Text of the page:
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African grandmothers rally for support in battle against HIV

Several hundred protesting grandmothers gather in Durban, South Africa, Saturday July 16, 2016, and march to the International Conference Center, to demand more government support as caregivers for children orphaned by the AIDS epidemic.


At 78 years old, Phendukine Sithole says she's "too old to be a mom again." She had eight children of her own, then grandchildren.

But because her family, like so many in South Africa, has been ravaged by HIV-AIDS, Ms. Sithole finds herself raising four great-grandchildren, aged 7, 10, 12 and 17, all on a paltry income of 1,500 rand a month (about $150 Canadian).

"The gogos are suffering," she says quietly, using the isiZulu word for grandmothers.

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They are not suffering in silence any more though.

On the contrary, the gogos have become a social and political force, an increasingly vocal army of older women who have received little credit for holding families together as the HIV-AIDS pandemic has ripped through the social fabric of sub-Saharan Africa for more than three decades.

To date, more than 35 million of the 78 million people who have contracted HIV-AIDS have died. More than half of those deaths have been in sub-Saharan Africa, home to only 5 per cent of the world's population.

One of the results is a never-ending stream of orphans in their wake.

According to Unicef, there are an estimated 18 million children worldwide who have lost one or both parents to AIDS. Eighty per cent of these children are in sub-Saharan Africa.

Some are in orphanages, some are in child-led households, but the vast majority of orphans are adopted informally by family. Because AIDS has killed so many young adults, children often end up with their grandmothers.

"Grandmothers do what needs to be done," says Ilana Landsberg-Lewis, executive director of the Stephen Lewis Foundation. "There are legions of older women – many of them HIV-positive – who have a grassroots health and social welfare system, and [are] experts on raising traumatized children."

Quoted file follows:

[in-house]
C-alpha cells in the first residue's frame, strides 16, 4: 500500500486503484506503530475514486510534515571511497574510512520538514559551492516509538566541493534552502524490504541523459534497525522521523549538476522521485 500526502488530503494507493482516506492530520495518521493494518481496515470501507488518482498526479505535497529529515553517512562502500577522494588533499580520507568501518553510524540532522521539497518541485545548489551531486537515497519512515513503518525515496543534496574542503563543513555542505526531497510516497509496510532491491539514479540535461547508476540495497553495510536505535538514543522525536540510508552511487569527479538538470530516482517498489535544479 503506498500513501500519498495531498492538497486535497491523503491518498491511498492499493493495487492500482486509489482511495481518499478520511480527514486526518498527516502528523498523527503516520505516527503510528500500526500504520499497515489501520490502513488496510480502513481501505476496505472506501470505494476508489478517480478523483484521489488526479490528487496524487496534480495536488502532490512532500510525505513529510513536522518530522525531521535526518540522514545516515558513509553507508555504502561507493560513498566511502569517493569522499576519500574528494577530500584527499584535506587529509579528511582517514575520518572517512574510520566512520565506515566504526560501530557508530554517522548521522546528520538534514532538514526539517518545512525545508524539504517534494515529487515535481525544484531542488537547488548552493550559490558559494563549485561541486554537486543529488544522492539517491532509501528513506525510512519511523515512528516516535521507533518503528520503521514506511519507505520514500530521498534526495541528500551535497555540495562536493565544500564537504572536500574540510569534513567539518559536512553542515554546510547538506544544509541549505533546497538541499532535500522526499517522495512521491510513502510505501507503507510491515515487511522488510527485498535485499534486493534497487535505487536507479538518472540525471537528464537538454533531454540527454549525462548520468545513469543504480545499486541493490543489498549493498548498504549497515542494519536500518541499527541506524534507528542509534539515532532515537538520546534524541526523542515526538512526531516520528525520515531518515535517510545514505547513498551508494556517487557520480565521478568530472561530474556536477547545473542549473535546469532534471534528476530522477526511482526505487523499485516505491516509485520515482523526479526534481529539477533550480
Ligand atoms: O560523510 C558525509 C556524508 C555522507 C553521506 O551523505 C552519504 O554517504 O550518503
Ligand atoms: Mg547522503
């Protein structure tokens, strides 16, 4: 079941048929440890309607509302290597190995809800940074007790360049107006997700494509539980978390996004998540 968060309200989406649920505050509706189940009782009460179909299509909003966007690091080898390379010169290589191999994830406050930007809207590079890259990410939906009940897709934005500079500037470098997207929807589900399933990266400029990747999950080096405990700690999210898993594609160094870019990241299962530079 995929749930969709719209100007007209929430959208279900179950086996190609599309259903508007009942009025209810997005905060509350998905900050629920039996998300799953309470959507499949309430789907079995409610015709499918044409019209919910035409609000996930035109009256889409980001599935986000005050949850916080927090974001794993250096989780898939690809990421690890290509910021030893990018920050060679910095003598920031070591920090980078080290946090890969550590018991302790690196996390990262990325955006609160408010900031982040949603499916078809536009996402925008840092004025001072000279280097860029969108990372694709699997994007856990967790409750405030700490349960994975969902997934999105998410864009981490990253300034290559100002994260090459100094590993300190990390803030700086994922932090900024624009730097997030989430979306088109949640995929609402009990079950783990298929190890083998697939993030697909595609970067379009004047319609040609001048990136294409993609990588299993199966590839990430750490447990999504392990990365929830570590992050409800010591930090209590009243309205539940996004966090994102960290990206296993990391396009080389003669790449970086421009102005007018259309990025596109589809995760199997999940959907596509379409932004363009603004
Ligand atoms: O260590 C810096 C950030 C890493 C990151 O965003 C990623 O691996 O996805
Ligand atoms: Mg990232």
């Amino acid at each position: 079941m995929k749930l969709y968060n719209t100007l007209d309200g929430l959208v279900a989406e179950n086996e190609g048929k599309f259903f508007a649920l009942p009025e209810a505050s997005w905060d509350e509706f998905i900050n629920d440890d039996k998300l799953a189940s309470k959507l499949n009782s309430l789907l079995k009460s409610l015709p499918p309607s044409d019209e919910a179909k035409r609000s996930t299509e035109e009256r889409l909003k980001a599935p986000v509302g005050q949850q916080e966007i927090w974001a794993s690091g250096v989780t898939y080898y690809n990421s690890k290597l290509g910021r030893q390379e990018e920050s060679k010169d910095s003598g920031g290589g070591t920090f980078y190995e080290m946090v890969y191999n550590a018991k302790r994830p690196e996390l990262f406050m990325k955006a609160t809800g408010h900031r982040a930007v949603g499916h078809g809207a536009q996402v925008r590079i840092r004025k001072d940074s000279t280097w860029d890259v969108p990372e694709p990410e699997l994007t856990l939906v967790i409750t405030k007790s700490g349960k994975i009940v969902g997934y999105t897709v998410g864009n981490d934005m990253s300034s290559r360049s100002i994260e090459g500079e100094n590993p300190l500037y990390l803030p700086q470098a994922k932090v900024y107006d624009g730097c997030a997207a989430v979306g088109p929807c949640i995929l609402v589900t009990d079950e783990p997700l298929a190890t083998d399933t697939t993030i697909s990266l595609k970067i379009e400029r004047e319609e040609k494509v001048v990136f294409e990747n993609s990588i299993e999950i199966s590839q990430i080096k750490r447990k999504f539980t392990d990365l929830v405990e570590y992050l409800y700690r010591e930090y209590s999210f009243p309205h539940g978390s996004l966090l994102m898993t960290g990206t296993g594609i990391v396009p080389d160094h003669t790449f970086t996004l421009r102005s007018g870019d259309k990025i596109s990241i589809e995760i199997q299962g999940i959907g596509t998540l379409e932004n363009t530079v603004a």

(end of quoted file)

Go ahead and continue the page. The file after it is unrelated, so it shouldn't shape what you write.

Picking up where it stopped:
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She says that, like many people marginalized by HIV-AIDS, what the gogos need is not charity or pity, but recognition of their rights and more support.

In early 1996, seeing the immense responsibilities African grandmothers were shouldering, the foundation launched the Grandmothers to Grandmothers campaign, and invited 100 African grandmothers to Toronto, along with 200 of their Canadian sistren, and a movement was born.

Cwengekile Myeni, head of the Hillcrest AIDS Centre Trust in Durban, South Africa, says she returned from that meeting inspired. She started a support group for grannies that, among other things, teaches them "income-generating skills" like dressmaking.

But the most important aspect of the movement is that the gogos have realized that they are not alone, and they can share their experiences and lobby for help, financial and otherwise.

Before the 21st International AIDS Conference, which took place this week in Durban, South Africa, the grandmothers staged their own gathering, which drew more than 300 elders and featured sessions such as "how to support and care for an HIV-positive grandchild," "grandmothers' human rights," and "gogo empowerment."

Most of all, they shared practical tips, such as how to talk to their children about safer sex, condoms, circumcision, the management of HIV medications and other matters that weren't talked about in their day.

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"Raising children at 60 is not the same as doing it at 20, and it's not the same during AIDS as it was before AIDS," Ms. Myeni says.

"The gogos love their grandchildren, but the children have a lot of needs they can't meet. It's hard to do it with no money."

The support groups help grannies apply for government aid, and they are pushing to have subsidies for foster parents and grandparents increased and for old-age pensions to be increased to 3,000 rand monthly ($300).

Zdowa Ndolvu, head of the Siyaphambili HIV and AIDS Support Group, has become one of the most dynamic and outspoken activists.

"We stand here as guardians of our country's future," she said in an impassioned speech to a rally that saw more than 1,500 grandmothers take to the streets of Durban. They carried sign with slogans like "I care, do you?" and "Khuluma gogo" (isZulu for "Speak up granny").

Ms. Ndolvu lost two children to the epidemic: Her daughter died of AIDS in 2000 and her son took his own life in 2001, after he learned he had tested positive. "He left a suicide note saying he didn't want to be a burden," she says.

At the time, Ms. Ndolvu was already a volunteer with the Treatment Action Council, the South African group that pressed the government to make treatment available and essentially shamed pharmaceutical companies into dropping drug prices in developing countries, but she got involved in the gogos movement as well.

Like many of the grannies, Ms. Ndolvu is herself infected with HIV. "Don't forget, we have our own health challenges, but our grandchildren always come first," she says.

But what Ms. Ndolvu is most proud of is that the granddaughter she raised, who is now 23, is HIV-negative.

"That's why we're doing this, to end the epidemic, to make a better world for our grandchildren."

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